No. 2 Commando was a battalion-sized British Commando unit of the British Army during the Second World War. The first No.2 Commando was formed on the 22nd June 1940 for a parachuting role at Cambrai Barracks, Perham Down, near Tidworth, Hants. The Unit at the time consisted of four troops - 'A', 'B', 'C' and 'D'. Eventually 11 troops were raised. On 21 November, it was re-designated as the 11th Special Air Service (SAS) Battalion and eventually re-designated 1st Parachute Battalion. After their re-designation as the 11th SAS Battalion, a second No. 2 Commando was formed. This No. 2 Commando was the leading commando unit in the St Nazaire Raid and suffered heavy casualties. Those who made it back from St Nazaire rejoined the few who had not gone on the raid, and the commando was reinforced by the first intake of volunteers from the new Commando Basic Training Centre at Achnacarry. No. 2 Commando then went on to serve in the Mediterranean, Sicily, Yugoslavia, and Albania, before being disbanded in 1946.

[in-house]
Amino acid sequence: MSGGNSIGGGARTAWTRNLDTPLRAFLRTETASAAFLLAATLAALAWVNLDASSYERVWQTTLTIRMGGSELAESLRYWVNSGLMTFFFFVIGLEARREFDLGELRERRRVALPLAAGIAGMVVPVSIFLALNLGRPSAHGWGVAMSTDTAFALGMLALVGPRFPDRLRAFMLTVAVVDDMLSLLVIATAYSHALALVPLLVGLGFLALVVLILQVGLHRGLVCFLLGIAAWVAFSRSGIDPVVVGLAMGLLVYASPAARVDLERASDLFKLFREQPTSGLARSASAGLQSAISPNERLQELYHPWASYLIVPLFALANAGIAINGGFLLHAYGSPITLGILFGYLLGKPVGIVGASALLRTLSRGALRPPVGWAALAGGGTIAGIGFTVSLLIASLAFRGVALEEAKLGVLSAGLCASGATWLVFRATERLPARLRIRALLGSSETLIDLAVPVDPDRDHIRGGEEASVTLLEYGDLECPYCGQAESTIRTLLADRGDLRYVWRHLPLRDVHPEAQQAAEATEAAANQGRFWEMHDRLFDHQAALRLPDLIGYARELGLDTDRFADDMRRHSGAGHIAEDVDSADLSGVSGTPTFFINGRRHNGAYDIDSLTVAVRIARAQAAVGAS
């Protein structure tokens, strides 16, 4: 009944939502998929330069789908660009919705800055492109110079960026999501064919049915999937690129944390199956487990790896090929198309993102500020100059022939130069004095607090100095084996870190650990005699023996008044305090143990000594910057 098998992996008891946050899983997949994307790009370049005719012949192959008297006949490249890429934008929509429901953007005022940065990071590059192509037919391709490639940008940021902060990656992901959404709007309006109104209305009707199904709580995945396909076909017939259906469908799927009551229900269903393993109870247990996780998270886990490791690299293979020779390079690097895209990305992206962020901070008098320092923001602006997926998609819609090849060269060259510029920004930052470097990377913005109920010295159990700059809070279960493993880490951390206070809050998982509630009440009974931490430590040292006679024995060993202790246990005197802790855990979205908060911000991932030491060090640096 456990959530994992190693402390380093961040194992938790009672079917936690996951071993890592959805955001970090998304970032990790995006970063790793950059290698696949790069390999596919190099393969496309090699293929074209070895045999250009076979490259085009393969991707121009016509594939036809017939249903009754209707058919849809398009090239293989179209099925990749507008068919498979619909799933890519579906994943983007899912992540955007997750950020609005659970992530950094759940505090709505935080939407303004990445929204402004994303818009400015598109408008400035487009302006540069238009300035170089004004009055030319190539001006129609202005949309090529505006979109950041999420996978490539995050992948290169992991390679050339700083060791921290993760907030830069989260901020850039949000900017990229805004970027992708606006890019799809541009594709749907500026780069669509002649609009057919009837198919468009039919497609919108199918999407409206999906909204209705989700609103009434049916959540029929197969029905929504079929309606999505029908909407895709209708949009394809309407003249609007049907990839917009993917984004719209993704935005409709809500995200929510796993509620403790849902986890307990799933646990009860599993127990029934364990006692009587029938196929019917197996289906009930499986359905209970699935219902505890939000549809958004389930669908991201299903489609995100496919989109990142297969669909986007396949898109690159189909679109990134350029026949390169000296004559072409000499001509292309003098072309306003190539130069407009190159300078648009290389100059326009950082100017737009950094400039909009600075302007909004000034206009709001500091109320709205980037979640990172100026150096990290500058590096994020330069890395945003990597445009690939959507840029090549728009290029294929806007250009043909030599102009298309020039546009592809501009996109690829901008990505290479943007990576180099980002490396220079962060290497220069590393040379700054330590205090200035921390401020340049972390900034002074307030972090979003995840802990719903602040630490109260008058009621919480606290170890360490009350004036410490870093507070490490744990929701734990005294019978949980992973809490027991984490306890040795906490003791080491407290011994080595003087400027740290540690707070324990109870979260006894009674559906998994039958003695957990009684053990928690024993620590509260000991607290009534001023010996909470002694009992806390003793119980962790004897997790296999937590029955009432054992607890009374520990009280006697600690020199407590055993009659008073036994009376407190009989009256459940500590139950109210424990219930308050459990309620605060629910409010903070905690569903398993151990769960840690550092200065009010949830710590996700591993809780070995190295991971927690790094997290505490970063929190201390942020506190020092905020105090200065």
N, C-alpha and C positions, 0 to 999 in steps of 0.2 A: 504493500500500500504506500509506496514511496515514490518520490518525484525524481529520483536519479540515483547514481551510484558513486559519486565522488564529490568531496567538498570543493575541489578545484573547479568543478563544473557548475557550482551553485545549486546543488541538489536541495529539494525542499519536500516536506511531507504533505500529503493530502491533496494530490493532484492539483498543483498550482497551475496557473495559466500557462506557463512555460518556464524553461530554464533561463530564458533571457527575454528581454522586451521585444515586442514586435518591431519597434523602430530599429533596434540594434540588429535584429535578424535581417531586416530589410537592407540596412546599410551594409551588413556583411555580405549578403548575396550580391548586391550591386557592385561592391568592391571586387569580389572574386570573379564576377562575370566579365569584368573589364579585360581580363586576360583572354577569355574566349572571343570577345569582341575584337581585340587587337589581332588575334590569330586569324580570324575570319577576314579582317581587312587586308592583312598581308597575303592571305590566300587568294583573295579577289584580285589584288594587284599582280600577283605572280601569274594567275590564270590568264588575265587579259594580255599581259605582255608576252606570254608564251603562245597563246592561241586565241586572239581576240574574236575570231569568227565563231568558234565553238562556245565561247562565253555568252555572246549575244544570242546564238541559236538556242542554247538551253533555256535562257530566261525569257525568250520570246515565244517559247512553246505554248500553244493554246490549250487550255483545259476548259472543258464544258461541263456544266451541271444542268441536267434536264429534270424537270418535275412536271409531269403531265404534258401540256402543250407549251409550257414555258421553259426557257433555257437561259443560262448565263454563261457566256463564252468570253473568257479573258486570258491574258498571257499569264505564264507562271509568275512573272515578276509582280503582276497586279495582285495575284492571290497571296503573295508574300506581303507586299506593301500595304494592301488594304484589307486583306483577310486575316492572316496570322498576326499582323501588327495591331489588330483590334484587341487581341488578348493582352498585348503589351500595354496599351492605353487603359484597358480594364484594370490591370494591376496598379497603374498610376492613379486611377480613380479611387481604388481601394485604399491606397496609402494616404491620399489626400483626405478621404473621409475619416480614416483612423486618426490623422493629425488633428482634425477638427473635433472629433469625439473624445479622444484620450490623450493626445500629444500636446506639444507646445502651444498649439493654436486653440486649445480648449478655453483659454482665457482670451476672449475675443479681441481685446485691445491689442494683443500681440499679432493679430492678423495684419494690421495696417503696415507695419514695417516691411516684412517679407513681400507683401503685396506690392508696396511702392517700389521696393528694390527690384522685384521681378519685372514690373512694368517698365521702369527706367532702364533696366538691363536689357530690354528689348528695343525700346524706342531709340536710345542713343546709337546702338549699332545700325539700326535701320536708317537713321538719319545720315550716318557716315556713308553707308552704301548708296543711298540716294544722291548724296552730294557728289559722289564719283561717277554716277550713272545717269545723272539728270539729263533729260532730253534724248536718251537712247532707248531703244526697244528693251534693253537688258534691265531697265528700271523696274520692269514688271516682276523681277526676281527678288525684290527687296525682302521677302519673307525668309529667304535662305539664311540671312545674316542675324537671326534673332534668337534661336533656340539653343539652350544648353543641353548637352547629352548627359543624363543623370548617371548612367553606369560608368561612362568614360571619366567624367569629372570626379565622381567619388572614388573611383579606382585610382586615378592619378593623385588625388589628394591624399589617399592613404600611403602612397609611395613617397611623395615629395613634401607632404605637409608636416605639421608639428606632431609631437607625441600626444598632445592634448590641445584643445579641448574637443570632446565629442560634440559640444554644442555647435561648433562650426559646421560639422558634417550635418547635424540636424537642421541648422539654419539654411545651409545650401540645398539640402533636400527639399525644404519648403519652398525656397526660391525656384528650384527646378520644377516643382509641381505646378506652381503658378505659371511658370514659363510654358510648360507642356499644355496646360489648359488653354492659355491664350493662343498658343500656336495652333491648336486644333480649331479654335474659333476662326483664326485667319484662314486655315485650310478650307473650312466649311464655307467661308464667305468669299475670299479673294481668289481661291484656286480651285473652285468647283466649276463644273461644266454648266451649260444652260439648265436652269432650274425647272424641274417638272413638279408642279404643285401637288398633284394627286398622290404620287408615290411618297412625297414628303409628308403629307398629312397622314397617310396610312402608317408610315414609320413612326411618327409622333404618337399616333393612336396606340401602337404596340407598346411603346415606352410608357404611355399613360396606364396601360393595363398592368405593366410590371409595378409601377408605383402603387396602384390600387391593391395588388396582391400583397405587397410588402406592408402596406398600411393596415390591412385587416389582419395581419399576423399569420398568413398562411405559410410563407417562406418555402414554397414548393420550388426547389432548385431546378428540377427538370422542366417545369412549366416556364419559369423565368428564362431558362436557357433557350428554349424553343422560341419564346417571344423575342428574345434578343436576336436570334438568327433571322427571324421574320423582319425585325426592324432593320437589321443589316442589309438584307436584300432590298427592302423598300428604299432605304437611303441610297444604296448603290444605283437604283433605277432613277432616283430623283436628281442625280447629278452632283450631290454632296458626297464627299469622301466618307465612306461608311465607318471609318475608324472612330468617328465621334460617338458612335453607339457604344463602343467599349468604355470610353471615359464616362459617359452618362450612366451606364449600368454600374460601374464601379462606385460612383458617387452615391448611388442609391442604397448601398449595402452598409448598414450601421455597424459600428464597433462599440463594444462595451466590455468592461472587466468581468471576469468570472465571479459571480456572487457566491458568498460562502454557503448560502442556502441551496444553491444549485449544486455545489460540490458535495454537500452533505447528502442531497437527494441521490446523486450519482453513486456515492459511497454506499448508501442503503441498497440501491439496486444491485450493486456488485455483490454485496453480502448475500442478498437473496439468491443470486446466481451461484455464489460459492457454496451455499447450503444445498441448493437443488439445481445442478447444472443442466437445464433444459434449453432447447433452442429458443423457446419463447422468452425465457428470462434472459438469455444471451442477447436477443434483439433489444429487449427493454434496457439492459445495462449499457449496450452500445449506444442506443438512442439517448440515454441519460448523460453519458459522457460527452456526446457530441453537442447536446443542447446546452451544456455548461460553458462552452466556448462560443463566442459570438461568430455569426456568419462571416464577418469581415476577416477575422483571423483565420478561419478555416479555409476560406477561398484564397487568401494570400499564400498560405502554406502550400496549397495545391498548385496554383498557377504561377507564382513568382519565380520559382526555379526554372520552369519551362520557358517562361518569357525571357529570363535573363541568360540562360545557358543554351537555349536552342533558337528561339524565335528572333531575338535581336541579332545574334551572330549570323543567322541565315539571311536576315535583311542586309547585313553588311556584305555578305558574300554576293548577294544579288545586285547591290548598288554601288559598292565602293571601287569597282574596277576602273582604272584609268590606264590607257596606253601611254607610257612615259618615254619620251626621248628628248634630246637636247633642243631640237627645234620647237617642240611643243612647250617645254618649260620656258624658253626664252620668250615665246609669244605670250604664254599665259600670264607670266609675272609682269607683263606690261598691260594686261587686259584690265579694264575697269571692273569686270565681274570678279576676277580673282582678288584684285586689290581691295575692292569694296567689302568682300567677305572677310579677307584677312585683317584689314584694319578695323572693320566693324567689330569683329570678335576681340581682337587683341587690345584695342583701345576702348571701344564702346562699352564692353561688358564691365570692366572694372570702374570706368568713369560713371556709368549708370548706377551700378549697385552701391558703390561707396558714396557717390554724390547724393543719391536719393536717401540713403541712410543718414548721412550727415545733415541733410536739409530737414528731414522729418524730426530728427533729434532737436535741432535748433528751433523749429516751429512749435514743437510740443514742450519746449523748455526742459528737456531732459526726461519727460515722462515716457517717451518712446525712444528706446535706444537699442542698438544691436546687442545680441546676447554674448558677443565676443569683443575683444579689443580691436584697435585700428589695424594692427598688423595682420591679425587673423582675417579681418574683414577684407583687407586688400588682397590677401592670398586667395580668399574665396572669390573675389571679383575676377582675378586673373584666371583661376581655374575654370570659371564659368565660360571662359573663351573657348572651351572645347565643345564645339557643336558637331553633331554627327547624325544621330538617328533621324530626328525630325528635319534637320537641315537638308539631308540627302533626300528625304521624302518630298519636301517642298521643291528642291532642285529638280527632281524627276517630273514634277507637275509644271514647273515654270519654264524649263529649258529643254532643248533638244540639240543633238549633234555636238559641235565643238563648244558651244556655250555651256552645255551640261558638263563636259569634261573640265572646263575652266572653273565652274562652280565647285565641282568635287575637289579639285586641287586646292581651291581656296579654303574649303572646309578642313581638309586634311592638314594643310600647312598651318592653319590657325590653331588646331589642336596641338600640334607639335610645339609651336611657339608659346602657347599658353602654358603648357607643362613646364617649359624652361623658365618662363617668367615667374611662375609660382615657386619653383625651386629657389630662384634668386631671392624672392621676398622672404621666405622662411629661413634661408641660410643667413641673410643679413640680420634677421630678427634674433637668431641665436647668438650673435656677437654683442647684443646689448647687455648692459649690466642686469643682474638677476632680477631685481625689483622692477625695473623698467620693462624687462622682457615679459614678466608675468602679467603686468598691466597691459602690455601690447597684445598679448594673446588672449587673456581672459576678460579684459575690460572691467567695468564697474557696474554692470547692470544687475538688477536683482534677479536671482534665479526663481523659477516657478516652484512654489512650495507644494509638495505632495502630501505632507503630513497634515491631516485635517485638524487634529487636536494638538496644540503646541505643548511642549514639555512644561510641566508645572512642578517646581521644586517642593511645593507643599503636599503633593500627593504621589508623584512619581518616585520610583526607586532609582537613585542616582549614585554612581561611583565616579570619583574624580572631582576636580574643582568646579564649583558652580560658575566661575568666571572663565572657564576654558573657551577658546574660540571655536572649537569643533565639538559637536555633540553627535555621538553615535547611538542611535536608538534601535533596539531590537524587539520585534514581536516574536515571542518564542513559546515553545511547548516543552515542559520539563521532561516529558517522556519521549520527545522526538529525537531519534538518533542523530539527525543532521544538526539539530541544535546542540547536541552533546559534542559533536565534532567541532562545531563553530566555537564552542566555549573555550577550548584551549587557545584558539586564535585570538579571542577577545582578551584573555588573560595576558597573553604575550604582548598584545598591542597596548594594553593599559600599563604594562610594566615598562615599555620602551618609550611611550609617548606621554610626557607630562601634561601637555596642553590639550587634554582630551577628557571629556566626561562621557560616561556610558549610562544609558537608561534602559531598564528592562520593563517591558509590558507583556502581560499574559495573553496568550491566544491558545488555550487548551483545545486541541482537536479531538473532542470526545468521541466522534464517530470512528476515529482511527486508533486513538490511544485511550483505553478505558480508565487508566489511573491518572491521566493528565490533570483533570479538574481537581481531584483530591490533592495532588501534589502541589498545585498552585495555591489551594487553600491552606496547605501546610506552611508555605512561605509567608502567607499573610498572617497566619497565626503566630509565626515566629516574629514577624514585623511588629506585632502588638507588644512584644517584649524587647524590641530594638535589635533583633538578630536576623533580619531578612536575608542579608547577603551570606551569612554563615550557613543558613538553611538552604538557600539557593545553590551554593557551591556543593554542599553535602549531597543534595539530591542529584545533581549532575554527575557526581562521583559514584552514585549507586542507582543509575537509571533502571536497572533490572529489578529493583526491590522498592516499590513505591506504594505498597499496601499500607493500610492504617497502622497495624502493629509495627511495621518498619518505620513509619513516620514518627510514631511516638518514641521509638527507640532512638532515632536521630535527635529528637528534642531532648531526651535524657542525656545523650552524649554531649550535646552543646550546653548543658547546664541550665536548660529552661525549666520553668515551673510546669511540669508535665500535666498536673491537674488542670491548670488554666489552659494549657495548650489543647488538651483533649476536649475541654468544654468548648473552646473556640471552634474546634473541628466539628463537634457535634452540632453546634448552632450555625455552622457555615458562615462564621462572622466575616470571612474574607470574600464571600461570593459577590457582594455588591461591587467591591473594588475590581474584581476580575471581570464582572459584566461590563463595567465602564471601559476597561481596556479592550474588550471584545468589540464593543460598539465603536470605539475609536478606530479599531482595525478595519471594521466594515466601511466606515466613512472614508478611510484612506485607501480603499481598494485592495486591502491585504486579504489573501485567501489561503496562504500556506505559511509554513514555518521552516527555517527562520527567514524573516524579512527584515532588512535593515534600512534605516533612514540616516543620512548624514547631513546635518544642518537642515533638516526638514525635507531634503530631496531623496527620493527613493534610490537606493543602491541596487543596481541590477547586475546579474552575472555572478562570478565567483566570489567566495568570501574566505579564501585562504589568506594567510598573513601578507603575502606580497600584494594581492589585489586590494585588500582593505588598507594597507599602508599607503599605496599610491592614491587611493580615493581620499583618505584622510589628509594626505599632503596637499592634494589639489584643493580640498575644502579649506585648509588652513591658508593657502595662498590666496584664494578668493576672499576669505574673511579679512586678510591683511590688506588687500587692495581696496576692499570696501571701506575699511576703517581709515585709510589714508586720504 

Commando brigades

In 1943 the commandos started to move away from smaller raiding operations. They had been formed into brigades of assault infantry to spearhead future Allied landing operations. Of the remaining 20 Commandos, 17 were used in the formation of the four Special Service brigades. The three remaining units No. 12, No. 14 (Arctic) and No. 62 Commandos were left to carry out smaller-scale raids. [5] But by the end of the year these three commandos had all been disbanded, to supply replacements for the other commando units. [6]

Brigade Military formation size designation, typically of 3-6 battalions

A brigade is a major tactical military formation that is typically composed of three to six battalions plus supporting elements. It is roughly equivalent to an enlarged or reinforced regiment. Two or more brigades may constitute a division.

The formation of the brigades was:

1st Special Service Brigade brigade of the British Army